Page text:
Tottie left the band before the first single from their second album, "Come Back to Me" (number 72, November 1989), was released. Despite being added to the Summer Bay jukebox, "Come Back to Me" did not take off on the charts, and must have resulted in some panic. The male members of Chantoozies split from the band before the belated release of their next single, "Walk On" (number 96, November 1990), which fared even worse on the charts.
Following these commercial disappointments, the pared-down trio remaining in Chantoozies resorted to what worked for them once - release a cover version. Their version of Stephen Stills' "Love the One You're With" (number 21, May 1991) gave Chantoozies another hit - though it would become their last. Australian sketch comedy TV program Fast Forward parodied Chantoozies' version of this song as "Sing a 60's Hit" - even though, technically, the original was released in 1970.
The second Chantoozies album Gild the Lily (number 71, April 1991) was released and stalled in the lower half of the ARIA top 100.
Chantoozies then released this cover of The Jackson 5's "I'll Be There", which did not appear on Gild the Lily. I don't recall hearing this one at the time, or even being aware of its release. The single sank without a trace on the chart, but found its greatest success in Queensland, where it reached number 141.
"I'll Be There" would be Chantoozies' final release until 2014, when they released a cover version of Promises' "Baby It's You", which did not chart. Tottie had rejoined the group by this point.
Number 170 "Wintercoat" by Paul Kelly and The Messengers
Peak: number 170
Peak date: 7 October 1991Weeks on chart: 2 weeks
We last saw Paul Kelly and The Messengers in June 1991, and here they are with their fourth consecutive single, and third (of three) release from Comedy (number 12, May 1991) to peak outside the ARIA top 100.
On the state charts, "Wintercoat" performed strongest in Queensland, where it peaked at number 142.
I don't recall hearing this one before. Something about the piano in the verses reminds me of Madness's "Lovestruck" (number 127, September 1999); though that track came later, and it is presumably just a coincidence.
We shall next see Paul and the gang in 1992.
Number 190 "The Dream Is Still Alive" by Wilson Phillips
Peak: number 190
Peak date: 7 October 1991Weeks on chart: 1 week
Squeaky clean American female vocal trio Wilson Phillips last joined us in April 1991. "The Dream Is Still Alive" was the fifth and final single lifted from their debut album Wilson Phillips (number 7, July 1990). It was also the third consecutive single from the band to peak outside the ARIA top 100.
Internationally, "The Dream Is Still Alive" peaked at number 12 on the US Billboard Hot 100 in August 1991, and at number 11 in Canada during the same month.
On the ARIA state charts, "The Dream Is Still Alive" was most successful in New South Wales/Australian Capital Territory, where it reached number 162.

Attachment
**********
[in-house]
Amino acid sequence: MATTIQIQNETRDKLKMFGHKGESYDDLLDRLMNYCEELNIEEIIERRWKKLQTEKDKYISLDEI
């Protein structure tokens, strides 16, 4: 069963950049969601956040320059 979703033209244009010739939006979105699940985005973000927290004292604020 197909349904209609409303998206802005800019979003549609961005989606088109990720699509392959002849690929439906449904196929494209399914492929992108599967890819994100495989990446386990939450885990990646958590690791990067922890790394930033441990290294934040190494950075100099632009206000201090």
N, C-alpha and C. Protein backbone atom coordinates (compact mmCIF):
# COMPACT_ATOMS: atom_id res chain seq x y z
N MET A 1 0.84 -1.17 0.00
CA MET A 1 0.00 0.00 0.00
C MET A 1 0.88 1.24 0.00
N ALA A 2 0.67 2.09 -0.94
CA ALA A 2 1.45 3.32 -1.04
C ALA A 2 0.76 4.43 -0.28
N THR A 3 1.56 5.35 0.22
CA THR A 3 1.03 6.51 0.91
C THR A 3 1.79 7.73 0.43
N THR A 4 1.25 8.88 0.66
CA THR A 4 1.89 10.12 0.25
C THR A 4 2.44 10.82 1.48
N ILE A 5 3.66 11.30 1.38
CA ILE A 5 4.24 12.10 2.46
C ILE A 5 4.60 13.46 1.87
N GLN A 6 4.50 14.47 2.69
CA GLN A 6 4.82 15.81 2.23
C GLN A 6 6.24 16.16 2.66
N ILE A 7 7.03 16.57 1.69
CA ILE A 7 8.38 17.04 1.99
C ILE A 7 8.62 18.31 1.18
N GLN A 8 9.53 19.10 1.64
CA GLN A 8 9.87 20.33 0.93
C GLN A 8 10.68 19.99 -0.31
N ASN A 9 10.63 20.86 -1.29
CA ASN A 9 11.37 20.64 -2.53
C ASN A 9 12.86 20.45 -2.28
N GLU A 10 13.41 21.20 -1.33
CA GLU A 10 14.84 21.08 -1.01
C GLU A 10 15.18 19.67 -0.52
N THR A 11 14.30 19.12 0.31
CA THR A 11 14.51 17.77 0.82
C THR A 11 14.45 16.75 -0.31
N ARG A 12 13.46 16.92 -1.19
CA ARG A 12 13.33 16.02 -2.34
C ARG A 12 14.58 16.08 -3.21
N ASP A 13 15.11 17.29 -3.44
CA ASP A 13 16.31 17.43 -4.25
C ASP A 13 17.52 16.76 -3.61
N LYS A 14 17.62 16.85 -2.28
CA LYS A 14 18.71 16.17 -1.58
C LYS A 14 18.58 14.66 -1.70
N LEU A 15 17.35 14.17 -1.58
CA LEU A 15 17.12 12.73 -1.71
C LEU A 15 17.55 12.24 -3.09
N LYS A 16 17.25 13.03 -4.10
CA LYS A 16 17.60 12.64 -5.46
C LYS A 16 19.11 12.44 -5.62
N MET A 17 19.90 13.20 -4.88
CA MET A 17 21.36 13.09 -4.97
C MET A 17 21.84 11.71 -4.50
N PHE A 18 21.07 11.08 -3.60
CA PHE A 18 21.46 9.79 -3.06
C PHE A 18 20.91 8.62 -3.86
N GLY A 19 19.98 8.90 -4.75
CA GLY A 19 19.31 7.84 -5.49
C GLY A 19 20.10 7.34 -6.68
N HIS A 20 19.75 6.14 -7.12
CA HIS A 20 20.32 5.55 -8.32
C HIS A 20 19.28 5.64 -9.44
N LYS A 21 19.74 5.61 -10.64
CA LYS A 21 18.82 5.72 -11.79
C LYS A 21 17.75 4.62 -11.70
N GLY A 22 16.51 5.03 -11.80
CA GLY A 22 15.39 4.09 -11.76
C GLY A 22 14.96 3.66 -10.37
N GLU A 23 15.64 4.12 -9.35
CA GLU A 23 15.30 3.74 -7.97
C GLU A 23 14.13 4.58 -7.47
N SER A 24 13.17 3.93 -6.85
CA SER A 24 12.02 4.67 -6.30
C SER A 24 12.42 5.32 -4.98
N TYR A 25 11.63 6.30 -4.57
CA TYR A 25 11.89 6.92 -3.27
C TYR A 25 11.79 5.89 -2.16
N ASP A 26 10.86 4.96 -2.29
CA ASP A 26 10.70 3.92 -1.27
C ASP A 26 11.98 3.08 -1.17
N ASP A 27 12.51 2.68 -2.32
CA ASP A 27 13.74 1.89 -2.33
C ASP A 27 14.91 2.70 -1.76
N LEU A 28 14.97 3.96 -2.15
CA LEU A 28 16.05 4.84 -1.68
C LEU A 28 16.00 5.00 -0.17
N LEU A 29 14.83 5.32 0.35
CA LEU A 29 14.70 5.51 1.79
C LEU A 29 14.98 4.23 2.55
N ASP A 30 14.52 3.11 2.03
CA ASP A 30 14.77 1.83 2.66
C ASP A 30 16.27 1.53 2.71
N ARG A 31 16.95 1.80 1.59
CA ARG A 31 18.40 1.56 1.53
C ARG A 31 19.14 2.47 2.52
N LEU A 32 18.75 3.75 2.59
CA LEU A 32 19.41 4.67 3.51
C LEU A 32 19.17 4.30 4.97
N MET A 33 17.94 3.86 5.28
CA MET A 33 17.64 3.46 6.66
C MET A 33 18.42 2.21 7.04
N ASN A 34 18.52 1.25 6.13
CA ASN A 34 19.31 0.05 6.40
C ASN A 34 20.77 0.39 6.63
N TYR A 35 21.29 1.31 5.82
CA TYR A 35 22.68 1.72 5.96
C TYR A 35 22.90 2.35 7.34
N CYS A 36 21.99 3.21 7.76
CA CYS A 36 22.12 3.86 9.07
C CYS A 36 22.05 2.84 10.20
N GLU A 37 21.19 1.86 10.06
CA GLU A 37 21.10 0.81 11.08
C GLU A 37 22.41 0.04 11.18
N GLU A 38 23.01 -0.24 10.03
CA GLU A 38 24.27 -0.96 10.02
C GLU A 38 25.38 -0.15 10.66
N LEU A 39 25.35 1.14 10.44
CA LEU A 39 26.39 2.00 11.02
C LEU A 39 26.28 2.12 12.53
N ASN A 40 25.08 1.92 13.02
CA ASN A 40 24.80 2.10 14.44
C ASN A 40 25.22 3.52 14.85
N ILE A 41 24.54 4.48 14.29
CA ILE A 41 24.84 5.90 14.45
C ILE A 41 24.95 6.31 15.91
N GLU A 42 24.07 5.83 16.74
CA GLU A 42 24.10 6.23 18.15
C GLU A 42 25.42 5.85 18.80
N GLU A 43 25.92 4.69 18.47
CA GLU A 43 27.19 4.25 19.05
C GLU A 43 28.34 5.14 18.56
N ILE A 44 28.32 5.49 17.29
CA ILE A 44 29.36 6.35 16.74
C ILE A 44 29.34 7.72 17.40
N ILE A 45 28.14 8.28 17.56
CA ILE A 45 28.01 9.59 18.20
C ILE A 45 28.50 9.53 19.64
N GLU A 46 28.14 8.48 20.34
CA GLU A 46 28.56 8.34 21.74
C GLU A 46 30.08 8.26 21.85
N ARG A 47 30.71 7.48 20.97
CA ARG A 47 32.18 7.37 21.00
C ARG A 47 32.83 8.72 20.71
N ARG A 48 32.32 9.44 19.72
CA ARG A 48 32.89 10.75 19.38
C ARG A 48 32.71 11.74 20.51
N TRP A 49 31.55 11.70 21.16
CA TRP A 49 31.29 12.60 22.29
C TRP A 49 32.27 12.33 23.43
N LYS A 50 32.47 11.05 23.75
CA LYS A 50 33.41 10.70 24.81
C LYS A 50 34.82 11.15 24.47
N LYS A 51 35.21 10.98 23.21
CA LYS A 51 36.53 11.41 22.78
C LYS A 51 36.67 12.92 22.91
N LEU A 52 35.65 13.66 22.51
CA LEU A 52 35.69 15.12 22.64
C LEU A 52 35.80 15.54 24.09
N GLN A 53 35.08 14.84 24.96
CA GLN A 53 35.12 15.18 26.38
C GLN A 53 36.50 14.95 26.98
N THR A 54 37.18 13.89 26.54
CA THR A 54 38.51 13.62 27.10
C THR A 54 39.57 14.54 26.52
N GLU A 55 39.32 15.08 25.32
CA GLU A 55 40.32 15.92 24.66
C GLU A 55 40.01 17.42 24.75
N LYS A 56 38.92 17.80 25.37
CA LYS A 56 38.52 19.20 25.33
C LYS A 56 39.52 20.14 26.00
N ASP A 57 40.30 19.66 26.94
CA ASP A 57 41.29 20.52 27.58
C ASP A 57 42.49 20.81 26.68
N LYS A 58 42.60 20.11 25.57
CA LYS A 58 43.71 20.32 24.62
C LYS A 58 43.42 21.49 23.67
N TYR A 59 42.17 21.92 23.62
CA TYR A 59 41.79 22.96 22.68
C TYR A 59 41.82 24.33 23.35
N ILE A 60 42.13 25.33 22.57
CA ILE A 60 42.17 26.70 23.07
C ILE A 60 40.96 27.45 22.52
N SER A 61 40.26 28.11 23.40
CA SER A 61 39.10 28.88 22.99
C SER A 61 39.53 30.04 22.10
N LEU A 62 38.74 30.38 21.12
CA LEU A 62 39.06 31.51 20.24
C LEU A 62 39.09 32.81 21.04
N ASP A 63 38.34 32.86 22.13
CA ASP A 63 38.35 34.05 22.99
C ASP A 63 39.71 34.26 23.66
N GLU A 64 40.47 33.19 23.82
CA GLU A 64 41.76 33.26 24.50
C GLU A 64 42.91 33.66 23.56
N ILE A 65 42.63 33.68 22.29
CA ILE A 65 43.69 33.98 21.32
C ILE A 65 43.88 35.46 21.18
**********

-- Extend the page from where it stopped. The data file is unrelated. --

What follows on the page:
I don't recall hearing this one before; I must have tuned out of American Top 40 when this was charting. Carnie Wilson gets lead vocal duties on this one, which is a point of difference from the group's previous singles.
Number 200 "Only Love Can Break Your Heart" by Saint Etienne
Peak: number 155
Peak date: 21 October 1991Weeks on chart: 8 weeks
English band Saint Etienne formed in 1990. Originally, the band was conceived as a project to feature different vocalists. They decided, however, to stick with singer Sarah Cracknell after recording "Nothing Can Stop Us" (released in Australia in August 1991, did not chart) - a track later covered by Kylie Minogue - for their debut album Foxbase Alpha (number 783, February 2017). We saw Cola Boy, an act tangentially related to Saint Etienne, in September 1991.
"Only Love Can Break Your Heart", a song originally recorded by Neil Young in 1970, featured vocals by Moira Lambert, and was Saint Etienne's first release. Moira refused to appear in the music video, however, and so the original video for the song featured Lucy Gillie from the band Golden lip-syncing the song's lyrics.
The single initially stalled at number 95 in the UK in July 1990, before climbing to number 39 in September 1991 when re-released. "Only Love Can Break Your Heart" also peaked at number 97 on the US Billboard Hot 100 in March 1992. The second issue of the single was promoted with a new music video, embedded below, showing Sarah Cracknell miming to Moira's vocals.
Domestically, "Only Love Can Break Your Heart" performed strongest on the Western Australia state chart, where it reached number 116.
I first became aware of Saint Etienne when seeing the lyrics to "I Was Born on Christmas Day" published in a UK edition of Smash Hits I picked up at the airport in Hong Kong to read on the plane, on a flight home in January 1994. I didn't hear any of their music, however, until catching the music video for "The Bad Photographer", which we'll see in 1998, on rage as a new release. In other words, the band received virtually zero promotion in Australia, and sadly never landed a hit here.
We won't see Saint Etienne again until 1998, but, before then, two of their albums troubled the lower region of the ARIA albums chart: So Tough (number 175, April 1993) and Tiger Bay (number 178, August 1994).
Two of my favourite Saint Etienne singles that I won't get to write about are "Who Do You Think You Are" (released in 1993) and "I've Got Your Music" (released in 2012) - I recommend checking these out if you've not heard them before.
Number 202 "Dream Girl" by Definition of Sound
Peak: number 178
Peak date: 21 October 1991Weeks on chart: 2 weeks
London-based duo Kevin Clark and Don Weekes first recorded together as Top Billin in 1988, before changing their name to Definition of Sound in 1990. Their debut Australian single, "Wear Your Love Like Heaven" (number 77, June 1991), dented the ARIA top 100, as did the follow-up, "Now Is Tomorrow" (number 85, September 1991).
"Dream Girl" was the third track released from the first Definition of Sound album Love and Life (number 97, August 1991) in Australia. The single missed the top 75 in the UK and did not chart anywhere else.
At the time of writing, "Dream Girl"'s debut position is the earliest ARIA singles chart position I have below number 200.
On the ARIA state charts, "Dream Girl" peaked highest in Victoria/Tasmania, where it reached number 148.
I heard most of the Definition of Sound singles at the time, but not this one. The band would not break through in Australia until 1996, when "Pass the Vibes" (number 36, March 1996) crept into the lower region of the top 40.
We shall see Definition of Sound bubble under on numerous occasions over the coming years, with the next one being in 1992.
Next week (14 October): Eight top 150 debuts and two bubbling WAY down under entries. Also, keep your eyes peeled for my 1982 posts returning after a hiatus on Tuesday next week (11 October).